All glory is fleeting.
  • seduloussedulous Posts: 955 ✭✭✭

    I got a line hook in on a 1918/7-S in FH... never graded before, never auctioned, never reported. Should know more late next week.> @jmlanzaf said:

    @291fifth said:
    A "C" coin. It does appear to have dip residue.

    How can you tell without knowing the grade?

    Oh, It is an old green holder PCGS MS65. I am going to stop taking bad cell phone pictures soon. My Christmas present... a new Nikon... should arrive tomorrow. That should help out a bit but here is another pic of what others have said is a blotchy area (very faint, yes, on the coin surface but the camera must have picked that up at the right angle because it is very faint to a human viewer):

    A Barber Quartet is made up of Nickels, Dimes, Quarters, and Halves.

  • jmlanzafjmlanzaf Posts: 11,450 ✭✭✭✭✭

    @291fifth said:

    @jmlanzaf said:

    @291fifth said:
    A "C" coin. It does appear to have dip residue.

    How can you tell without knowing the grade?

    By MY standards (and opinion), slabbed coins with dip residue or fingerprints are viewed negatively. To remove the dip residue it would be necessary to crack out the coin, treat it to remove the dip residue and then pay to have it regraded. It is very possible the coin will look washed out once the dip residue has been removed. Why take the chance with any of this? It is best to pass up coins like this because they make someone else's problem your problem.

    But A, B, C is relative to the grade. Suppose that coin is in an XF holder? [extreme, I know] Are you telling me that's a C XF?

  • 291fifth291fifth Posts: 18,230 ✭✭✭✭✭

    @jmlanzaf said:

    @291fifth said:

    @jmlanzaf said:

    @291fifth said:
    A "C" coin. It does appear to have dip residue.

    How can you tell without knowing the grade?

    By MY standards (and opinion), slabbed coins with dip residue or fingerprints are viewed negatively. To remove the dip residue it would be necessary to crack out the coin, treat it to remove the dip residue and then pay to have it regraded. It is very possible the coin will look washed out once the dip residue has been removed. Why take the chance with any of this? It is best to pass up coins like this because they make someone else's problem your problem.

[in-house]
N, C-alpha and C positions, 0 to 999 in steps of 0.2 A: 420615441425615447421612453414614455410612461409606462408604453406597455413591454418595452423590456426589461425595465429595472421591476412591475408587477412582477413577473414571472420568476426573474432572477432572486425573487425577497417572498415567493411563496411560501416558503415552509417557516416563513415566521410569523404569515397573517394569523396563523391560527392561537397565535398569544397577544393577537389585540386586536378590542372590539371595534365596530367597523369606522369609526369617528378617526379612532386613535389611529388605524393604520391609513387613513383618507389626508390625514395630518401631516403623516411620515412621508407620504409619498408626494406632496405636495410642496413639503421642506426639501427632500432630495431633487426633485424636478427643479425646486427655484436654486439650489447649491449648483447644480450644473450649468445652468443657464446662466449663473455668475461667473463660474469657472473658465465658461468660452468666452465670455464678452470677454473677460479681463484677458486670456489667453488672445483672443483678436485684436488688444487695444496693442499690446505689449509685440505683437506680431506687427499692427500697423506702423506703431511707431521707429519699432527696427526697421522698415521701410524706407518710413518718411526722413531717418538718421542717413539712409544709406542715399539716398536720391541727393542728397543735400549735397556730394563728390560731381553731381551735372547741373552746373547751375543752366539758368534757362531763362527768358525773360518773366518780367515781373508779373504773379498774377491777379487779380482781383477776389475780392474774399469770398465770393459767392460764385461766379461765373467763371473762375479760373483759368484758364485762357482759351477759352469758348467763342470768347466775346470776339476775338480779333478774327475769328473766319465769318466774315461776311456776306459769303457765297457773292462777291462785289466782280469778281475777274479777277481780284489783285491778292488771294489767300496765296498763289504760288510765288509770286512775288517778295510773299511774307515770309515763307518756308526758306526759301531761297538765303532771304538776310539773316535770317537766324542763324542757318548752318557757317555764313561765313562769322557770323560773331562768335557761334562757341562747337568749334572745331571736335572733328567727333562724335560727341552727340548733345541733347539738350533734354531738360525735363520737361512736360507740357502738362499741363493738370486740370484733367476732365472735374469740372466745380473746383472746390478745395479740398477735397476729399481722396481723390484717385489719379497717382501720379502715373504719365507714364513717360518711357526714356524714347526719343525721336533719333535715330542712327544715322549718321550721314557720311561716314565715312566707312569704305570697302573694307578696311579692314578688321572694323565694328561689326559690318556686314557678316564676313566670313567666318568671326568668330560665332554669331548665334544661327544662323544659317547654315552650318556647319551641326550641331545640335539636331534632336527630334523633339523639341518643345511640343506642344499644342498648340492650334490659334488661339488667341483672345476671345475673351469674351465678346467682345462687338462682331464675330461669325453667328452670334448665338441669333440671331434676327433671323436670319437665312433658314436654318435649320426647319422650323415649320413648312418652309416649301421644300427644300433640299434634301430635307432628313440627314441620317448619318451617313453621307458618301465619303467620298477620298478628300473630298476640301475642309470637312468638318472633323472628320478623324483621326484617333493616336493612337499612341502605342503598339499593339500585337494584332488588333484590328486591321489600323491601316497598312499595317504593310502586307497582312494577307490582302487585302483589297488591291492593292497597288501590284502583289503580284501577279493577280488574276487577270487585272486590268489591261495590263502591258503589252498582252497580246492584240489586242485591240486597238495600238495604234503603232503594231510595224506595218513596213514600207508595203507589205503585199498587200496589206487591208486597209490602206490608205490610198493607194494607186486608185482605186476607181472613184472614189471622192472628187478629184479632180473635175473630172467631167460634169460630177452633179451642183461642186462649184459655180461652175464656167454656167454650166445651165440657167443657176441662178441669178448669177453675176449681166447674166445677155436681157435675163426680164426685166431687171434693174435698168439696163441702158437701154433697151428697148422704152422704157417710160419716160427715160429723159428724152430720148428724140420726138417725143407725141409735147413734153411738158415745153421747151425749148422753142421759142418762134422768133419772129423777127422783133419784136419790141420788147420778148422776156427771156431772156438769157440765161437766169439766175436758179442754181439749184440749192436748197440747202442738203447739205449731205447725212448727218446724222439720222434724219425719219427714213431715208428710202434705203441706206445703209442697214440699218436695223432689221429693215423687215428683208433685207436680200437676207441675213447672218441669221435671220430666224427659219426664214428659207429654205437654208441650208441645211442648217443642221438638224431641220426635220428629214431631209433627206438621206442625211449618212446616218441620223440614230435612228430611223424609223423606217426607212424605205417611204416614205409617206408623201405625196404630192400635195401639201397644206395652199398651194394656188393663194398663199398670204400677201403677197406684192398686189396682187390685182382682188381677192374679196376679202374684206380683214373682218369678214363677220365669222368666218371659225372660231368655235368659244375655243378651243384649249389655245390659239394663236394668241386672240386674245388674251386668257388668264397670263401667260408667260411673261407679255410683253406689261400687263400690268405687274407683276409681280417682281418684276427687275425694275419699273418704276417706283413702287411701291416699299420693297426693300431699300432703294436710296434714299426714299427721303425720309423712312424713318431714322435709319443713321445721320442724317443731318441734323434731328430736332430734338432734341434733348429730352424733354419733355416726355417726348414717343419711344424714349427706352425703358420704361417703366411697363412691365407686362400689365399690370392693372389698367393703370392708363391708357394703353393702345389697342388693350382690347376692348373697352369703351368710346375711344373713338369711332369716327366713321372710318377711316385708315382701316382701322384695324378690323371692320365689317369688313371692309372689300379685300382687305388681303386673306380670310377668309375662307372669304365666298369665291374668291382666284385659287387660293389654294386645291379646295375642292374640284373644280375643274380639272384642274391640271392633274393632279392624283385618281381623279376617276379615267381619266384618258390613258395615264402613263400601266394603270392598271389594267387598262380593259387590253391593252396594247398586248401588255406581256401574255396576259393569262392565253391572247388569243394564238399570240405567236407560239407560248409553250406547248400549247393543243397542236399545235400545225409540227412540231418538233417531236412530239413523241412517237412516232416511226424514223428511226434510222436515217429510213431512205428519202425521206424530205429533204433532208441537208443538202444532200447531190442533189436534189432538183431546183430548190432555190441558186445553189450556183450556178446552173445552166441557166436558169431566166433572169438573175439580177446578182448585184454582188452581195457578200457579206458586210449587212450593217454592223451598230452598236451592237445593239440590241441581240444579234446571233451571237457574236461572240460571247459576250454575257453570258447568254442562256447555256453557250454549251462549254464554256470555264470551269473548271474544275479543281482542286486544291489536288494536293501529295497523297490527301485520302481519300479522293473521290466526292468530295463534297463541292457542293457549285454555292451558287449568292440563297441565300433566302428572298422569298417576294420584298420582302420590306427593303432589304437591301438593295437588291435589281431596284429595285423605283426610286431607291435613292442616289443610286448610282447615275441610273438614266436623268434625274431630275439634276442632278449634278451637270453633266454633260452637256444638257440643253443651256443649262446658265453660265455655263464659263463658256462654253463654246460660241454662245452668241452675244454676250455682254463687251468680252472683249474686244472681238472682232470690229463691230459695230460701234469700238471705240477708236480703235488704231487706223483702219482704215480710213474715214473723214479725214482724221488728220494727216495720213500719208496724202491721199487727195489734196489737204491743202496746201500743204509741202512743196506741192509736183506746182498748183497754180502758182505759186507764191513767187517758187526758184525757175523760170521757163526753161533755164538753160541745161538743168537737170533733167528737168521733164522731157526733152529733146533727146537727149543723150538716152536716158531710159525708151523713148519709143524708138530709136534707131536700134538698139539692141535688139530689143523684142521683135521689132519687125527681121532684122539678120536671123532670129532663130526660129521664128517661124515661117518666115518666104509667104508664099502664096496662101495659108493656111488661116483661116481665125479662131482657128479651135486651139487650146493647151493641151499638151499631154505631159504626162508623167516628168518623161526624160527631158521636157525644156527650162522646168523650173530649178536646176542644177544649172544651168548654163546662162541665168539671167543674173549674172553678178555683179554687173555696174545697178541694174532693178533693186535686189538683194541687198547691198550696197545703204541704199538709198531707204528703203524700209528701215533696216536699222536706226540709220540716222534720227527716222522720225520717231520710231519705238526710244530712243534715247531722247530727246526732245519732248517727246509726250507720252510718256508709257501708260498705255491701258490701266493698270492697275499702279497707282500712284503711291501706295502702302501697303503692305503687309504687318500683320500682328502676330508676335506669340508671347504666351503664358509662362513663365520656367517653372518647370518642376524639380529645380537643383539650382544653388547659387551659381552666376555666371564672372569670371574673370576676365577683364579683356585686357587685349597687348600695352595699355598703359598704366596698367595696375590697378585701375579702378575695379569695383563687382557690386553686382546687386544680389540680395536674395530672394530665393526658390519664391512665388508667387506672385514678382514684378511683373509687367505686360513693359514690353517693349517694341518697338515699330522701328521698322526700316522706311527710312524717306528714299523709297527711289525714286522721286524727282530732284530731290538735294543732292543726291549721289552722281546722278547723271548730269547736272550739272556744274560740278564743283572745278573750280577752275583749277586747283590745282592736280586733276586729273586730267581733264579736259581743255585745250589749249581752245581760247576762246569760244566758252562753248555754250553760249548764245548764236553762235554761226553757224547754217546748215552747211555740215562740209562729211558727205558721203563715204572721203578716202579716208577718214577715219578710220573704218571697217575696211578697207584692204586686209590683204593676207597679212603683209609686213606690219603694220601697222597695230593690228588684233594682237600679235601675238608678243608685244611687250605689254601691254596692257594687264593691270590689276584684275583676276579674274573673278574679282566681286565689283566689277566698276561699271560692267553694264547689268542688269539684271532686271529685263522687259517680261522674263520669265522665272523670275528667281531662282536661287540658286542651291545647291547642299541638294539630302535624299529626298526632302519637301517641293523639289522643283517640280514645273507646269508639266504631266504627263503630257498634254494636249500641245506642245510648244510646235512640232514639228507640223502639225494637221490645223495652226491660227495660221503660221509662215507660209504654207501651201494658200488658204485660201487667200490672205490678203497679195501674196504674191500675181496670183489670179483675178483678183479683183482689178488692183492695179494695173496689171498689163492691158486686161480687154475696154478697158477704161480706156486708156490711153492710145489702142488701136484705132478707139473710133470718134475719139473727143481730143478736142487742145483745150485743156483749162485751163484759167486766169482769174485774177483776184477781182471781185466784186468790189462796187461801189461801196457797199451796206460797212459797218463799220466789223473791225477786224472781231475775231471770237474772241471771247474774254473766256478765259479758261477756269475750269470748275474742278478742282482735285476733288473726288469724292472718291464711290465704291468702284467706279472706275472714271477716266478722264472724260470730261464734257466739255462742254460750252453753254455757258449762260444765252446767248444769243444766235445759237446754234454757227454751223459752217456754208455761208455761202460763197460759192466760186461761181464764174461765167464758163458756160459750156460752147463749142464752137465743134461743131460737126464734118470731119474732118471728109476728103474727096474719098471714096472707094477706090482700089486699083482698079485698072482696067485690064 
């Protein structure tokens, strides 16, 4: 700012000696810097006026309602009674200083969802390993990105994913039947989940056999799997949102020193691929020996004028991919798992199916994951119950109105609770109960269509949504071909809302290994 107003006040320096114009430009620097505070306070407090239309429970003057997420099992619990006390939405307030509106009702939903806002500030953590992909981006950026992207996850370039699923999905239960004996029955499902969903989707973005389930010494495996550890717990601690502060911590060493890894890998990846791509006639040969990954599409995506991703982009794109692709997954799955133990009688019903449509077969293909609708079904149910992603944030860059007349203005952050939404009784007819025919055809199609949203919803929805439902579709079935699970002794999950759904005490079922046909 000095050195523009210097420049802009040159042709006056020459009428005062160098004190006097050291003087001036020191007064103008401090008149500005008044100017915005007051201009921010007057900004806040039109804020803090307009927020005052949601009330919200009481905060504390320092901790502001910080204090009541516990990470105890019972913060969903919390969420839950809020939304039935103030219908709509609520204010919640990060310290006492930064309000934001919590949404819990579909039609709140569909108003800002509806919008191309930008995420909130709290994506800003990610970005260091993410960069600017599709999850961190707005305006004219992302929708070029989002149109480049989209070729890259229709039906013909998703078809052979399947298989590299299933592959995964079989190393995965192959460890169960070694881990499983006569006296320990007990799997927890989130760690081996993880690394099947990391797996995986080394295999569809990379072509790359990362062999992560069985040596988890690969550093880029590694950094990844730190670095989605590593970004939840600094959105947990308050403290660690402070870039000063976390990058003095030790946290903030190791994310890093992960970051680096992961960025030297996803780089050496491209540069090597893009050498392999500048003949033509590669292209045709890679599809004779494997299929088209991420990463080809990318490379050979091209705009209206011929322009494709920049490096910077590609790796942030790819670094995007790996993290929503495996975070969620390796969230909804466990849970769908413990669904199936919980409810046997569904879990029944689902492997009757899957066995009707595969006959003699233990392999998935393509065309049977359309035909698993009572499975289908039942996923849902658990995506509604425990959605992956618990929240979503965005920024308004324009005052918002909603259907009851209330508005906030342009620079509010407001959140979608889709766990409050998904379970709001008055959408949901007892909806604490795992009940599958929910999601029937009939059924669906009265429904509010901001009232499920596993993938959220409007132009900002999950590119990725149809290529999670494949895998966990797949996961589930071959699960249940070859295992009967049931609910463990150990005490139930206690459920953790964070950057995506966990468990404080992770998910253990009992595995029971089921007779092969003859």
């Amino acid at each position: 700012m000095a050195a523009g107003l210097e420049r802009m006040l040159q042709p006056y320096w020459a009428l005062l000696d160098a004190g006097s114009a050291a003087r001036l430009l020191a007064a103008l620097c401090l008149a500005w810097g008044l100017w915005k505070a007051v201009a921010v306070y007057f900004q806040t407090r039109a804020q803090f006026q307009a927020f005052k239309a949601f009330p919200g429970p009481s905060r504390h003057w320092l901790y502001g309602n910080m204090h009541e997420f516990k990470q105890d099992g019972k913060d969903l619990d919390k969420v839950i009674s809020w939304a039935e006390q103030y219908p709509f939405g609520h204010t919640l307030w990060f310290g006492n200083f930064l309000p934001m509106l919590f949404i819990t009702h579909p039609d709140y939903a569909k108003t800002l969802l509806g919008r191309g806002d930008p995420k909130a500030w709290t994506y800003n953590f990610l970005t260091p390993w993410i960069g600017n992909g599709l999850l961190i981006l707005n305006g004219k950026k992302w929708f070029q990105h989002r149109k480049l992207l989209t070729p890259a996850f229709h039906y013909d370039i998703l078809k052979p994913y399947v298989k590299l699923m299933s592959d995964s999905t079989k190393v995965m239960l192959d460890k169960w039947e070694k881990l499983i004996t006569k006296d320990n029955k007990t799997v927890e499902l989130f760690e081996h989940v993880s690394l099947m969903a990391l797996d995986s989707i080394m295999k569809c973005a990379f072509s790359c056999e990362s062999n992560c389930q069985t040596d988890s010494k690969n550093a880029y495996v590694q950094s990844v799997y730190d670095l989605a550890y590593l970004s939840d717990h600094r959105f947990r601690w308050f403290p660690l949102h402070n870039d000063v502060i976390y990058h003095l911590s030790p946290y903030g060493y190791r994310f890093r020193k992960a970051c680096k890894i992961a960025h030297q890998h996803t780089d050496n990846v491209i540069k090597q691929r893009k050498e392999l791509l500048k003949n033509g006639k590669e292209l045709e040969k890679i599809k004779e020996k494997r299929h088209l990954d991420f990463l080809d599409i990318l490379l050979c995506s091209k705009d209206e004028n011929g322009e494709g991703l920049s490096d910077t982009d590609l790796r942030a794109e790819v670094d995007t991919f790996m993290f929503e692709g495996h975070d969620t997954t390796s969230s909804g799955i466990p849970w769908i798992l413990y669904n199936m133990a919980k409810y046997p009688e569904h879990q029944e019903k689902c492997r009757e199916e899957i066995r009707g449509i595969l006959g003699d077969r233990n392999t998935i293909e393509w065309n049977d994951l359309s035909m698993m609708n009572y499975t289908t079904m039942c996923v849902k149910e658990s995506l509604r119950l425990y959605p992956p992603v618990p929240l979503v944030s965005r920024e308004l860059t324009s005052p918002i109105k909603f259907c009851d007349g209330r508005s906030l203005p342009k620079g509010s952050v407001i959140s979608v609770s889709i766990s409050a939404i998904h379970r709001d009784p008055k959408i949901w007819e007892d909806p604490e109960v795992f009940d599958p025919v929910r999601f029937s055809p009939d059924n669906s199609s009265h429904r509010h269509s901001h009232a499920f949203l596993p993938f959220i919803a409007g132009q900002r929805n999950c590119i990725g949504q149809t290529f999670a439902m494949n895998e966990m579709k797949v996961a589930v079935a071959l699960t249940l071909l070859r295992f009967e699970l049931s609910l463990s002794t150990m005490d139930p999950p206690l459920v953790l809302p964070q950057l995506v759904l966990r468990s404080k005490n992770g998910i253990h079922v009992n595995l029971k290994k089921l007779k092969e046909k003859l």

But A, B, C is relative to the grade. Suppose that coin is in an XF holder? [extreme, I know] Are you telling me that's a C XF?

    When it comes "opinions" there really are no rules. >:)

    All glory is fleeting.
  • metalmeistermetalmeister Posts: 3,901 ✭✭✭✭✭

    My favorite Quarter series. They can be addicting.

    email: [email protected]

    100% Positive BST transactions
  • seduloussedulous Posts: 955 ✭✭✭
    edited January 20, 2020 1:34PM

    Pulled this statement out of Cline 4th Ed. related to the 1923-P in FH: "On some that are slabbed Full Head, the temple area is frequently weak, even nonexistent. Take careful note of weakness in the temple area. This coin is actually much scarcer then previously thought in Full Head." and "Many have a satiny finish and a strong Full Head. Generally, this coin meets normal grading standards. Obverse: Usually well struck, but 50 percent or better are weak around the date." and "When the grading services began, they used a description that read "including the 3 olive leaves in Miss LIberty's Hair" for the Full Head designation. That probably should be a bit relaxed on the 1923, since the line separating Miss Liberty's cheek, jawbone and ear hole is all there, but the three sprigs above that line is frequently flat. 10% struck with Full Heads."

    A Barber Quartet is made up of Nickels, Dimes, Quarters, and Halves.